Section 28 of the Charities Act disqualifies a person from being a governing board member, key officer or trustee of a charity if he/she does not fulfil the necessary requirements. It is the responsibility of the governing board to ensure that its members and key officers fulfil the requirements. When updating your charity’s profile, you need to declare whether your governing board members, key officers and trustees have met the requirements under section 28 of the Charities Act. If any appointed person is disqualified, the governing board should replace the person and inform the Commissioner of Charities or Sector Administrator about the change online via the Charity Portal. Click here for more information on the eligibility of governing board members.

You should take note of certain administrative details in the course of managing the day-to-day operations of your charity. Apart from complying with the Code of Governance, you may be required to update your charity’s governing instrument and the profile of your charity on the Charity Portal from time to time to ensure relevance.                                         

Click here for more information on the various grants which the Commissioner of Charities provide.                                         

Knowing the types of funding support available to your sector will also help to defray some costs incurred in the course of improving your charity’s governance standards.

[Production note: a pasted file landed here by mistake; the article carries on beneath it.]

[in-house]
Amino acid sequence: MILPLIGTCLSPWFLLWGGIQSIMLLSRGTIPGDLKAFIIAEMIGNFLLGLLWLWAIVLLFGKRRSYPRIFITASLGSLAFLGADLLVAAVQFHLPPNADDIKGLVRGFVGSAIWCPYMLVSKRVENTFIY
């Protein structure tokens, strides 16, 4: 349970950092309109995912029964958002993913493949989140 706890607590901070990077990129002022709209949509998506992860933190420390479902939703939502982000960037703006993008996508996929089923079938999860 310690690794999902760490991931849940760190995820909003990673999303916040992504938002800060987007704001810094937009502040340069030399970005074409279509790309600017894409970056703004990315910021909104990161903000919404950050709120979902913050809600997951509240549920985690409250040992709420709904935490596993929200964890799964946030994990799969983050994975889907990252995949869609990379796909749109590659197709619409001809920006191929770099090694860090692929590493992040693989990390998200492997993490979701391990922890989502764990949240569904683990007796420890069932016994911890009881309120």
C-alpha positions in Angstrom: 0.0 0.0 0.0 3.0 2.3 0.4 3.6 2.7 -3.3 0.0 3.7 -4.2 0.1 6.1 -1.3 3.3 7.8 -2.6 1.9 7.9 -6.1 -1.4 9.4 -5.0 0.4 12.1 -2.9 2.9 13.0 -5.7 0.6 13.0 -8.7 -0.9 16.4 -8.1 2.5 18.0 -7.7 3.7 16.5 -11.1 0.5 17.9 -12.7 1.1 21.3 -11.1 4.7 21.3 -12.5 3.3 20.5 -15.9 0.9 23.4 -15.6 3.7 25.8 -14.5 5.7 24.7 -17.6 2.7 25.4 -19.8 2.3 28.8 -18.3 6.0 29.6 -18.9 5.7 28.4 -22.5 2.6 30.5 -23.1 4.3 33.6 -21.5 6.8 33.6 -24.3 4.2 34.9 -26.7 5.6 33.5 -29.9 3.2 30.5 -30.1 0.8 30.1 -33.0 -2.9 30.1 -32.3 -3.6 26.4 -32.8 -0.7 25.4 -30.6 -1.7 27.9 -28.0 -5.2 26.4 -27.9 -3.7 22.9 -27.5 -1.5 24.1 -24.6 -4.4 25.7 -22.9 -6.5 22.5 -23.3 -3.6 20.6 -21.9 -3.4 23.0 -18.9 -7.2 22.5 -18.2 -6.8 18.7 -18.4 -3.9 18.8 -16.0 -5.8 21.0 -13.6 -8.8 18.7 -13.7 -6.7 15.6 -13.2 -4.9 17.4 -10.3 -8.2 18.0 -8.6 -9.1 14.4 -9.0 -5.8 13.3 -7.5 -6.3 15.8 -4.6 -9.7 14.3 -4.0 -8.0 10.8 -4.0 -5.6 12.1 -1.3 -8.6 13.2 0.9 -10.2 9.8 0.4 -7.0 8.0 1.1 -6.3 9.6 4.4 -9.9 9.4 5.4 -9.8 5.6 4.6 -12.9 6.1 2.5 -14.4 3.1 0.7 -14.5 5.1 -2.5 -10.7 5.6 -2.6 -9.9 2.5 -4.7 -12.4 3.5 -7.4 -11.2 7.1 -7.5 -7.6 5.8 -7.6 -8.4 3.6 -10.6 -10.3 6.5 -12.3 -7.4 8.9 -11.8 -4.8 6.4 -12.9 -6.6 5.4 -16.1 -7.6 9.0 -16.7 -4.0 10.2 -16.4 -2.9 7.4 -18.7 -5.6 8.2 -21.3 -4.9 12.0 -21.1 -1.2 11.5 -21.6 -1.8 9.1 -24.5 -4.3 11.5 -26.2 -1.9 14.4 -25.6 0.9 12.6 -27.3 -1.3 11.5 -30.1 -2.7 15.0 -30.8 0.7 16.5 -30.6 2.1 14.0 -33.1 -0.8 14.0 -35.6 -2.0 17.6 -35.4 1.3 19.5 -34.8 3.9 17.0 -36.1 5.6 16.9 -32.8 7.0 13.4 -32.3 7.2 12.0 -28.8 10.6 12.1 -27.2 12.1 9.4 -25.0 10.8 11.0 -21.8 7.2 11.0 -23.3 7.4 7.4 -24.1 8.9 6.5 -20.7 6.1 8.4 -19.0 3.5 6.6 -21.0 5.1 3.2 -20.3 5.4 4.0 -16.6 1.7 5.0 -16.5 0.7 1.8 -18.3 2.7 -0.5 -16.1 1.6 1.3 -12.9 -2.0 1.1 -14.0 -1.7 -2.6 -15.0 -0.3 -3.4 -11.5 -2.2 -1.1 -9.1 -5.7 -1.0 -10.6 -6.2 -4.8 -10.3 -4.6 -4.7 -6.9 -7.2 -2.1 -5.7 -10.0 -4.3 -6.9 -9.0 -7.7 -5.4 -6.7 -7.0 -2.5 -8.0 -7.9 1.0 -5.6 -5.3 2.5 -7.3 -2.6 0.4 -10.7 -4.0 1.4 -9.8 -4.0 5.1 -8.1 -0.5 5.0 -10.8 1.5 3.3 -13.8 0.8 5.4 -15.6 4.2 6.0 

From time to time, there may be changes to your charity’s governing board composition or other particulars which you had provided to the Commissioner of Charities (COC) or your Sector Administrator (SA). Your charity should inform the COC or your SA within 7 days if there is any change in the particulars entered in your charity’s profile in the Charity Portal. This is to ensure that updated information are presented to members of the public on the Charity Portal and that the COC or your SA is kept informed of the changes timely.                                         

Your charity should notify the COC or your SA for changes in:                                         

  • Composition of the governing board;
  • Personal details of governing board members;
  • Address of each immovable property;
  • Appointment or removal of trustees;
  • Changes in your charity’s governing instrument; and
  • Any other organisational details such as key officers and contact information.

If your charity is a society or company limited by guarantee, certain updates (such as addition and removal of governing board members, change of your charity’s name or registered address) will have to be updated through lodgement with the Registry of Society or the Accounting and Corporate Regulatory Authority, respectively.                                         

Some charities (including IPCs) engage in business activities to generate additional income. Others may do so to provide goods or services for their members or clients. It is essential that these business activities do not undermine the charity’s focus and distract the charity from its exclusively charitable purposes. The governing board of charities should also be prudent and must not expose their charitable assets to significant risk.                                         

To help your charity in deciding when and how it may engage in business activities, the Commissioner of Charities has developed a guidance note which sets out the main principles applying to business activities conducted by charities, as well as to those conducted by their business subsidiaries.                                         

For more information, please download a copy of the guidance which is available in both English and Chinese: